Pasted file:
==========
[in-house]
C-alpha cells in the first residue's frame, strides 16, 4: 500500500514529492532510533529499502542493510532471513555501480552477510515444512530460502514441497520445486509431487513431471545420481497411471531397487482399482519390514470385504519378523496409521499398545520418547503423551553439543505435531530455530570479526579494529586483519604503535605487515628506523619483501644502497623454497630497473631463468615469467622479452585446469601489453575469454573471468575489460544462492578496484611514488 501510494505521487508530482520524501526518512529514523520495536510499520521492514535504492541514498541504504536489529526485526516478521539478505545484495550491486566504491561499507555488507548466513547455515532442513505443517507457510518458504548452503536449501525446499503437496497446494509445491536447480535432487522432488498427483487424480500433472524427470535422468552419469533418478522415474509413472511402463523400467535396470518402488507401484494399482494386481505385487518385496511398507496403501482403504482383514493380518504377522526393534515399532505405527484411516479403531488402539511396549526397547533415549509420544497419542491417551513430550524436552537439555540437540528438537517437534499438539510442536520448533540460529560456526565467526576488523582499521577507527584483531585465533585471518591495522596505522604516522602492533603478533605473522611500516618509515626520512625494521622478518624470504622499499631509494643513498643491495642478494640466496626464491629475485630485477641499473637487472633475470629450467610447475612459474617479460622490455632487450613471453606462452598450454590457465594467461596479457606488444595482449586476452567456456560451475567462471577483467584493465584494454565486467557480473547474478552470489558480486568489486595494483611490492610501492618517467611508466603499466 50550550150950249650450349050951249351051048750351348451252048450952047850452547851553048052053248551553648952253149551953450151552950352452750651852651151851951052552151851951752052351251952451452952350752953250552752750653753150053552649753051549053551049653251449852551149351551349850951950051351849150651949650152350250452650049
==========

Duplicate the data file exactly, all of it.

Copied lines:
[in-house]
C-alpha cells in the first residue's frame, strides 16, 4: 500500500514529492532510533529499502542493510532471513555501480552477510515444512530460502514441497520445486509431487513431471545420481497411471531397487482399482519390514470385504519378523496409521499398545520418547503423551553439543505435531530455530570479526579494529586483519604503535605487515628506523619483501644502497623454497630497473631463468615469467622479452585446469601489453575469454573471468575489460544462492578496484611514488 501510494505521487508530482520524501526518512529514523520495536510499520521492514535504492541514498541504504536489529526485526516478521539478505545484495550491486566504491561499507555488507548466513547455515532442513505443517507457510518458504548452503536449501525446499503437496497446494509445491536447480535432487522432488498427483487424480500433472524427470535422468552419469533418478522415474509413472511402463523400467535396470518402488507401484494399482494386481505385487518385496511398507496403501482403504482383514493380518504377522526393534515399532505405527484411516479403531488402539511396549526397547533415549509420544497419542491417551513430550524436552537439555540437540528438537517437534499438539510442536520448533540460529560456526565467526576488523582499521577507527584483531585465533585471518591495522596505522604516522602492533603478533605473522611500516618509515626520512625494521622478518624470504622499499631509494643513498643491495642478494640466496626464491629475485630485477641499473637487472633475470629450467610447475612459474617479460622490455632487450613471453606462452598450454590457465594467461596479457606488444595482449586476452567456456560451475567462471577483467584493465584494454565486467557480473547474478552470489558480486568489486595494483611490492610501492618517467611508466603499466 50550550150950249650450349050951249351051048750351348451252048450952047850452547851553048052053248551553648952253149551953450151552950352452750651852651151851951052552151851951752052351251952451452952350752953250552752750653753150053552649753051549053551049653251449852551149351551349850951950051351849150651949650152350250452650049